If anybody was wondering, yes, I'm still alive and kicking; or more specifically right now, shoveling. New England just got its second blizzard in as many weeks, give or take a few days, and this is what the aftermath looks like.
The conference is over so at last I have some time --it was so much hard work-- to give my testimony of how hard it was. Being a scientist, you know. Going to conferences in exotic locations (like Bariloche, Argentina). My friend Ben can tell you how hard it was, seeing me drag myself to the dark conference room, like a cockroach scuttling underneath a rock, while he went off into the sunlit, radiant natural beauty of the surrounding lakeside forests. (what a bastard, no pity)
So, here is a snapshot of my so-called hard life (TM Ben 2010), specifically the view we had from where we poor traumatized scientists took our coffee breaks. Not too shabby, I suppose.
Or administrative assistants, or whatever you want to call them.
The good news is, I haven't really composed an ode, so I won't be inflicting any bad poetry on the world (today).
But really, they do make the world go round. In fact, they rule it. They have the power to make your life much easier in the face of admistrative formality -- or to make it absolute hell.
I've just had a brief and incredibly productive telephone conversation with a secretary at the FNRS (the people who pay me my fellowship salary out of the Belgian taxpayer's pocket) and I have to say, while email exchanges with the FNRS are often fraught with frustrations and delays, on the phone they're absolutely stellar.
In short, I'm all set (administratively speaking at least) for my Great Austral Trip starting tomorrow. About which more details will be posted as the situation develops. As they say in the catastrophe-reporting media.
Yes, I know, it's dry for months and suddenly when it rains, it pours. What can I say, I'm glued to my computer to finish this coding project (Operation Bacon-Brains) but I need sporadic 5-minute breaks; these posts are the result of that. Sorry.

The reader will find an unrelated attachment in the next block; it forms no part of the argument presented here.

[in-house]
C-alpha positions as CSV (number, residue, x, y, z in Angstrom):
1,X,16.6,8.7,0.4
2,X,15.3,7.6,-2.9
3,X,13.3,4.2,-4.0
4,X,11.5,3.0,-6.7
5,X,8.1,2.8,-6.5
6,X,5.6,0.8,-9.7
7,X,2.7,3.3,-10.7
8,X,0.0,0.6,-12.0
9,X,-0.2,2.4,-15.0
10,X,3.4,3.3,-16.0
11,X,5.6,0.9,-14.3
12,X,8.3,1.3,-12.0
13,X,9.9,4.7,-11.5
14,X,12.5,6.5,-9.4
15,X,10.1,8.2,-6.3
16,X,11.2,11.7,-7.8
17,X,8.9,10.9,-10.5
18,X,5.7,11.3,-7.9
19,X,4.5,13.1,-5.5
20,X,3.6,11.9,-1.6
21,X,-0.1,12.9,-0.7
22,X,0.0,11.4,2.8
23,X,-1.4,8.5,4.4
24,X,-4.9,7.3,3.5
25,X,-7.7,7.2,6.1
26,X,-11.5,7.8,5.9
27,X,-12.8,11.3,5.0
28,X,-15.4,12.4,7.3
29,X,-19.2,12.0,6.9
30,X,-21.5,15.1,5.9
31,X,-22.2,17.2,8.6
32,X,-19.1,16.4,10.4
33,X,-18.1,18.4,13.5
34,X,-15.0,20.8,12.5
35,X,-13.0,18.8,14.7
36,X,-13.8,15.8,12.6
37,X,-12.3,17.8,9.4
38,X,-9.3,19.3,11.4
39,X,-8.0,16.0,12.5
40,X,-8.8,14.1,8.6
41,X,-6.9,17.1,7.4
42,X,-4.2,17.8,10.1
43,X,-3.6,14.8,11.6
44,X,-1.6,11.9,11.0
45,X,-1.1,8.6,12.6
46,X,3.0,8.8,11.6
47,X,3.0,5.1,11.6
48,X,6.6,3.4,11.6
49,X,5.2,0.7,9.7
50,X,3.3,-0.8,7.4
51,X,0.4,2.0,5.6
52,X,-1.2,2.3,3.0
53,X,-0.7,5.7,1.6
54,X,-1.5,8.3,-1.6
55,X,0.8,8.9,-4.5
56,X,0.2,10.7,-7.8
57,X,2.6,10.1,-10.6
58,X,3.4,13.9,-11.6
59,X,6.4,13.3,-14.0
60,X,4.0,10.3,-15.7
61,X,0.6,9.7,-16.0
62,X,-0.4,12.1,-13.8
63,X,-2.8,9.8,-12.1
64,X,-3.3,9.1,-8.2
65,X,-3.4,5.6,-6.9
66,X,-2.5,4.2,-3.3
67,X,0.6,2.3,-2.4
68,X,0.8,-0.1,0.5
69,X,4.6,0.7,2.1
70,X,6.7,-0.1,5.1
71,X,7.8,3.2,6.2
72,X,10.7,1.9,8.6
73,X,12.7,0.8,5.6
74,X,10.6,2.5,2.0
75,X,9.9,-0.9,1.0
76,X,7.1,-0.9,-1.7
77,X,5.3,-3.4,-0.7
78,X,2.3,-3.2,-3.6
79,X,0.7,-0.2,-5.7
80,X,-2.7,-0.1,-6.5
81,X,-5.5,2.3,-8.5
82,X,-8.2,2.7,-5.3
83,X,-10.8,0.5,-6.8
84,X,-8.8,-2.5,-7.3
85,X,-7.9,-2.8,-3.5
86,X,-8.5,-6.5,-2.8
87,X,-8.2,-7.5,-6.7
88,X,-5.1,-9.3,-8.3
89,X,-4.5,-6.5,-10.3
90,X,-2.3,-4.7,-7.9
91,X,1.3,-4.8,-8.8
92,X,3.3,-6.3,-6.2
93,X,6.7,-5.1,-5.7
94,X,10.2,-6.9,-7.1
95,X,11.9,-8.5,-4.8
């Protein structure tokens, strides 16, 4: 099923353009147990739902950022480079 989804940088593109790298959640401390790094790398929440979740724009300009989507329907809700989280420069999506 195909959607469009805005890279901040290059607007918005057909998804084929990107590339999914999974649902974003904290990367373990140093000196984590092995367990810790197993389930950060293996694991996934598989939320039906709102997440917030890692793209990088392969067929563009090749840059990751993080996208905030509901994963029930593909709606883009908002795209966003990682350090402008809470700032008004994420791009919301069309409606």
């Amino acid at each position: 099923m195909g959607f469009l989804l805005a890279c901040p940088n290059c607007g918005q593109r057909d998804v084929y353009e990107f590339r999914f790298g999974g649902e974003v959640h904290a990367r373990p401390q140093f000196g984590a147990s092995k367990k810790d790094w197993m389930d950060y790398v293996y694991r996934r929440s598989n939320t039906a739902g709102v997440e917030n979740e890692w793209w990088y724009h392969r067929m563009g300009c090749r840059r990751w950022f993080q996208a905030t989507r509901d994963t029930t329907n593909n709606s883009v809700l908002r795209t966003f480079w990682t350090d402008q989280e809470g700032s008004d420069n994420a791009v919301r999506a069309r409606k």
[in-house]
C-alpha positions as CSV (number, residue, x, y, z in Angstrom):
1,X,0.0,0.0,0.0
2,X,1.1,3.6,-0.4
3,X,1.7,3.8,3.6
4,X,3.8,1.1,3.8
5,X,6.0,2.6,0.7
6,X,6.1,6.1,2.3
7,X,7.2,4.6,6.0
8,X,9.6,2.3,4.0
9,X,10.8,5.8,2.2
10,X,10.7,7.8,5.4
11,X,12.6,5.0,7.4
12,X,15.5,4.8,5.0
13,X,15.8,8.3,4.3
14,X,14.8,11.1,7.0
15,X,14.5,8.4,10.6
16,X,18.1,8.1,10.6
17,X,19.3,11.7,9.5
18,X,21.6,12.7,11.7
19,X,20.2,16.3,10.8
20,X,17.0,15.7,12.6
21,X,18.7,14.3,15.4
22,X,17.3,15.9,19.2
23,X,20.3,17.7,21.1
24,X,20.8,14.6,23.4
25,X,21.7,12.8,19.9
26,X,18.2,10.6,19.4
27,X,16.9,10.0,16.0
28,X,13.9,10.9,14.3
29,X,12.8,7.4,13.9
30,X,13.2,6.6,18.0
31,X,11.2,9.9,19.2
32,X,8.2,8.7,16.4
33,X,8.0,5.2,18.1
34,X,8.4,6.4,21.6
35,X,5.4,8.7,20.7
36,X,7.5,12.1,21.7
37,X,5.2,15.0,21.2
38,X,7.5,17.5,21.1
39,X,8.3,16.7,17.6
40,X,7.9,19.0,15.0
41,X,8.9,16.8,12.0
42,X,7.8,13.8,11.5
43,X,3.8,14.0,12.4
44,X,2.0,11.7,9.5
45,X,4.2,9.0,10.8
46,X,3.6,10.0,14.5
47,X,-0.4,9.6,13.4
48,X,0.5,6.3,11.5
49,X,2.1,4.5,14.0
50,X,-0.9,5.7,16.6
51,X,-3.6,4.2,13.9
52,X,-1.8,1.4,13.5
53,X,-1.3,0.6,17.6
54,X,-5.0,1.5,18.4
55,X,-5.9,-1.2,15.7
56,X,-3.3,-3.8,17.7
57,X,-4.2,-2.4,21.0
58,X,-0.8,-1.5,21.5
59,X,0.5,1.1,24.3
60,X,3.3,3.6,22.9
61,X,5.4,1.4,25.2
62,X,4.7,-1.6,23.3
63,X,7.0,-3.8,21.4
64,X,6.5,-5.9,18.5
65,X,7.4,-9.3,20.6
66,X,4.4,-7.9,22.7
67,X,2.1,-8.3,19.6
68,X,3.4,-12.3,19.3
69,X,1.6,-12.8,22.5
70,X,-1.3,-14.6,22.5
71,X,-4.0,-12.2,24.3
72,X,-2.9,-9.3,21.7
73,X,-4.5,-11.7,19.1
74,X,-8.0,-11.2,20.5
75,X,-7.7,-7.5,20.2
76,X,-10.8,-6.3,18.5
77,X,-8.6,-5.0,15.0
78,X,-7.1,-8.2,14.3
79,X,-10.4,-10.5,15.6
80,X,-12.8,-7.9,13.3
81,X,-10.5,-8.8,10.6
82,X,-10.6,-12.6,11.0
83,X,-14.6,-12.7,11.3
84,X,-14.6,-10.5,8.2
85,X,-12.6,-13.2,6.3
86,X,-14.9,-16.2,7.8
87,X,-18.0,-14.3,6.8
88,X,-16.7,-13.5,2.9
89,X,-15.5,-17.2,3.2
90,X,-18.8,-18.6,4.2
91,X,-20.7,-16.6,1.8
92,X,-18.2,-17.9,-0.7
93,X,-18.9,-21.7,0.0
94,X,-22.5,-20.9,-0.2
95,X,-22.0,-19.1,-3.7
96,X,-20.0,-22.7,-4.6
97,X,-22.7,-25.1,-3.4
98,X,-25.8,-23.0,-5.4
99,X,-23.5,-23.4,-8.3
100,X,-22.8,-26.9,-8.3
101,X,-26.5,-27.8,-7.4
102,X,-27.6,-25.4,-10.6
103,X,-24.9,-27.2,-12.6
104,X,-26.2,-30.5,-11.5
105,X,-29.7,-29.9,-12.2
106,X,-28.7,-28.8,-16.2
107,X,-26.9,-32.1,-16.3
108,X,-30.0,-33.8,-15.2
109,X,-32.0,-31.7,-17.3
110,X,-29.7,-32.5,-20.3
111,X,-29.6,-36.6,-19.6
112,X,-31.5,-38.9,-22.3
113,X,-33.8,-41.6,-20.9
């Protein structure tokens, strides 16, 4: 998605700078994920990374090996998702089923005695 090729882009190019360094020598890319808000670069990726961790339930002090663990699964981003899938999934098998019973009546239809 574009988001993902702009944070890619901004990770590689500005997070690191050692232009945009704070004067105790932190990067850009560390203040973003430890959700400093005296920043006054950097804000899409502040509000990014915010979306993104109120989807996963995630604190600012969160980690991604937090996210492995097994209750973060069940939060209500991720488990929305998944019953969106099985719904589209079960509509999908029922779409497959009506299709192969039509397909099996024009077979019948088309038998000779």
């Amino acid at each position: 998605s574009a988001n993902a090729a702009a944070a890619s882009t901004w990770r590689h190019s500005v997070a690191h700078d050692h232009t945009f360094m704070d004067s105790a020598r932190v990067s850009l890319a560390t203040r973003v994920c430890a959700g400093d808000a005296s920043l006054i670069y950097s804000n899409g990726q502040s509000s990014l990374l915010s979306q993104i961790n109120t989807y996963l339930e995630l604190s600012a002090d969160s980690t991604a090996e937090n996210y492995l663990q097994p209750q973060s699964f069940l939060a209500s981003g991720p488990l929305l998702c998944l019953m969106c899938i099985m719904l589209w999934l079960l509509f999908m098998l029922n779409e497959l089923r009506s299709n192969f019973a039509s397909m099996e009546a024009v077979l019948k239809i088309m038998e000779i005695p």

Aaaanyhoo. Country music! Yes. I quite like it. Very laid back, and often bittersweet. And this is my favorite country song ever, I think.
Sausage raviolis make a wonderful 3:40 AM snack. Yummy little sausage links for breakfast, or Canadian bacon? Canadian bacon bears little resemblance to regular bacon. DNA segments are not entirely unlike strips of bacon. If I had a pet pig I would call it Francis.
I'm back in Boston after a week of lab retreat in Maine. I have ten days to revised my analysis program, complete the genome analyses I've been working on, compile the data and put together my presentation for the IPBC conference in Argentina.
Nevermind hurricane Earl -- he'll soon be downgraded to tropical storm, if that.
The real hazard? There's a new driver at large.
As of today noon(-ish), I am the proud holder of a Massachusetts learner's permit, which authorizes me to drive a class D motor vehicle (otherwise known as a "car") on the roads of the Commonwealth.
Oh, FYI, Massachusetts likes to call itself a commonwealth rather
than a state -- blame it on East Coast elitism if you will, that's what
Real Americans(TM Sarah Palin, 2008) do all the time.
Not that the piece of paper means much -- after all, I've been driving around (mostly supervised by my lovely tutor, "she of the nerves of steel", but occasionally on my own) for over a month now (in perfect legality, with my Belgian license which is valid for one year from the date I enter the US -- and that gets reset every time I hop out and back into the country) but eventually I do want a US license, if only so I can go out for a drink without carrying my passport around. This is a significant step in that direction (primarily the license, not the drinking), and it proves that at least I've made an effort to learn the local rules (i.e. I passed the written test).
Speaking of local rules, "turn on red" is my favorite. Basically, you're allowed to drive through a red traffic light if you're turning right (or, under some very specific conditions, left). I'm still getting used to it, but it is incredibly convenient.
Alright, this is me with my wannabe code monkey hat, singing the praises of a Unix command-line tool. I'll try to translate things into English where I can, but my apologies to y'all normals out there if I fail.
(Hey, at least it motivated me to write something on this blog! Nothing for weeks, then suddenly it's post upon post... what can I say, when it rains it pours.)